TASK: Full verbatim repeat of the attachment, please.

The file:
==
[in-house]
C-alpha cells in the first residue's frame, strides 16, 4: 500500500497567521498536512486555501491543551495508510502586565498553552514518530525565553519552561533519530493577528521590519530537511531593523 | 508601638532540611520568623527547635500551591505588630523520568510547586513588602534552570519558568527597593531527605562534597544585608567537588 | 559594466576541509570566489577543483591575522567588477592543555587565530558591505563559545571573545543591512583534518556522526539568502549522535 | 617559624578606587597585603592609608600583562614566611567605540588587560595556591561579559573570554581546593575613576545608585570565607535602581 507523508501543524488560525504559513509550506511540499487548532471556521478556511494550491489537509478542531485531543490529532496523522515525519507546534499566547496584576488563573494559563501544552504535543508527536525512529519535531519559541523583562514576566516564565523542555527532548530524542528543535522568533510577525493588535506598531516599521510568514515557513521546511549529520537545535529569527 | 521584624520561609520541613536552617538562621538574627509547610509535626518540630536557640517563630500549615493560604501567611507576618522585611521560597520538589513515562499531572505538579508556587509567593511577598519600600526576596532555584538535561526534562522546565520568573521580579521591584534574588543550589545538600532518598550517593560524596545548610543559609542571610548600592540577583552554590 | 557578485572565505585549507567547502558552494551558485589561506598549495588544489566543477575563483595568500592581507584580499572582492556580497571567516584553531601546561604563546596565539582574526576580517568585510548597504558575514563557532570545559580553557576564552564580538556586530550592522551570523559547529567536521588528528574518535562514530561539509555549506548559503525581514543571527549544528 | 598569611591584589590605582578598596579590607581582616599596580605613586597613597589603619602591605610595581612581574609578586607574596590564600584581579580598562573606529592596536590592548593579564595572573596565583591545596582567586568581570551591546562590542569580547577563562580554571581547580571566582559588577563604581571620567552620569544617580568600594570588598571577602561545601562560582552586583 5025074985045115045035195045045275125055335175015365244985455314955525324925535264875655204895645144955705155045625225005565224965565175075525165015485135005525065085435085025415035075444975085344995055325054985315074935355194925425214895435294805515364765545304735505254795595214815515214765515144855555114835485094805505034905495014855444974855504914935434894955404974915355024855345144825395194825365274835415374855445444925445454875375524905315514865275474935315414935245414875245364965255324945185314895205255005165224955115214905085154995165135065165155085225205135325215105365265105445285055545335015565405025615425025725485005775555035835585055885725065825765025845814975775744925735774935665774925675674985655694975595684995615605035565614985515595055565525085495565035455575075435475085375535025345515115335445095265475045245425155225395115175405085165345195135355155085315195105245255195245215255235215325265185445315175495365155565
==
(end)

[in-house]
C-alpha cells in the first residue's frame, strides 16, 4: 500500500497567521498536512486555501491543551495508510502586565498553552514518530525565553519552561533519530493577528521590519530537511531593523 | 508601638532540611520568623527547635500551591505588630523520568510547586513588602534552570519558568527597593531527605562534597544585608567537588 | 559594466576541509570566489577543483591575522567588477592543555587565530558591505563559545571573545543591512583534518556522526539568502549522535 | 617559624578606587597585603592609608600583562614566611567605540588587560595556591561579559573570554581546593575613576545608585570565607535602581 507523508501543524488560525504559513509550506511540499487548532471556521478556511494550491489537509478542531485531543490529532496523522515525519507546534499566547496584576488563573494559563501544552504535543508527536525512529519535531519559541523583562514576566516564565523542555527532548530524542528543535522568533510577525493588535506598531516599521510568514515557513521546511549529520537545535529569527 | 521584624520561609520541613536552617538562621538574627509547610509535626518540630536557640517563630500549615493560604501567611507576618522585611521560597520538589513515562499531572505538579508556587509567593511577598519600600526576596532555584538535561526534562522546565520568573521580579521591584534574588543550589545538600532518598550517593560524596545548610543559609542571610548600592540577583552554590 | 557578485572565505585549507567547502558552494551558485589561506598549495588544489566543477575563483595568500592581507584580499572582492556580497571567516584553531601546561604563546596565539582574526576580517568585510548597504558575514563557532570545559580553557576564552564580538556586530550592522551570523559547529567536521588528528574518535562514530561539509555549506548559503525581514543571527549544528 | 598569611591584589590605582578598596579590607581582616599596580605613586597613597589603619602591605610595581612581574609578586607574596590564600584581579580598562573606529592596536590592548593579564595572573596565583591545596582567586568581570551591546562590542569580547577563562580554571581547580571566582559588577563604581571620567552620569544617580568600594570588598571577602561545601562560582552586583 5025074985045115045035195045045275125055335175015365244985455314955525324925535264875655204895645144955705155045625225005565224965565175075525165015485135005525065085435085025415035075444975085344995055325054985315074935355194925425214895435294805515364765545304735505254795595214815515214765515144855555114835485094805505034905495014855444974855504914935434894955404974915355024855345144825395194825365274835415374855445444925445454875375524905315514865275474935315414935245414875245364965255324945185314895205255005165224955115214905085154995165135065165155085225205135325215105365265105445285055545335015565405025615425025725485005775555035835585055885725065825765025845814975775744925735774935665774925675674985655694975595684995615605035565614985515595055565525085495565035455575075435475085375535025345515115335445095265475045245425155225395115175405085165345195135355155085315195105245255195245215255235215325265185445315175495365155565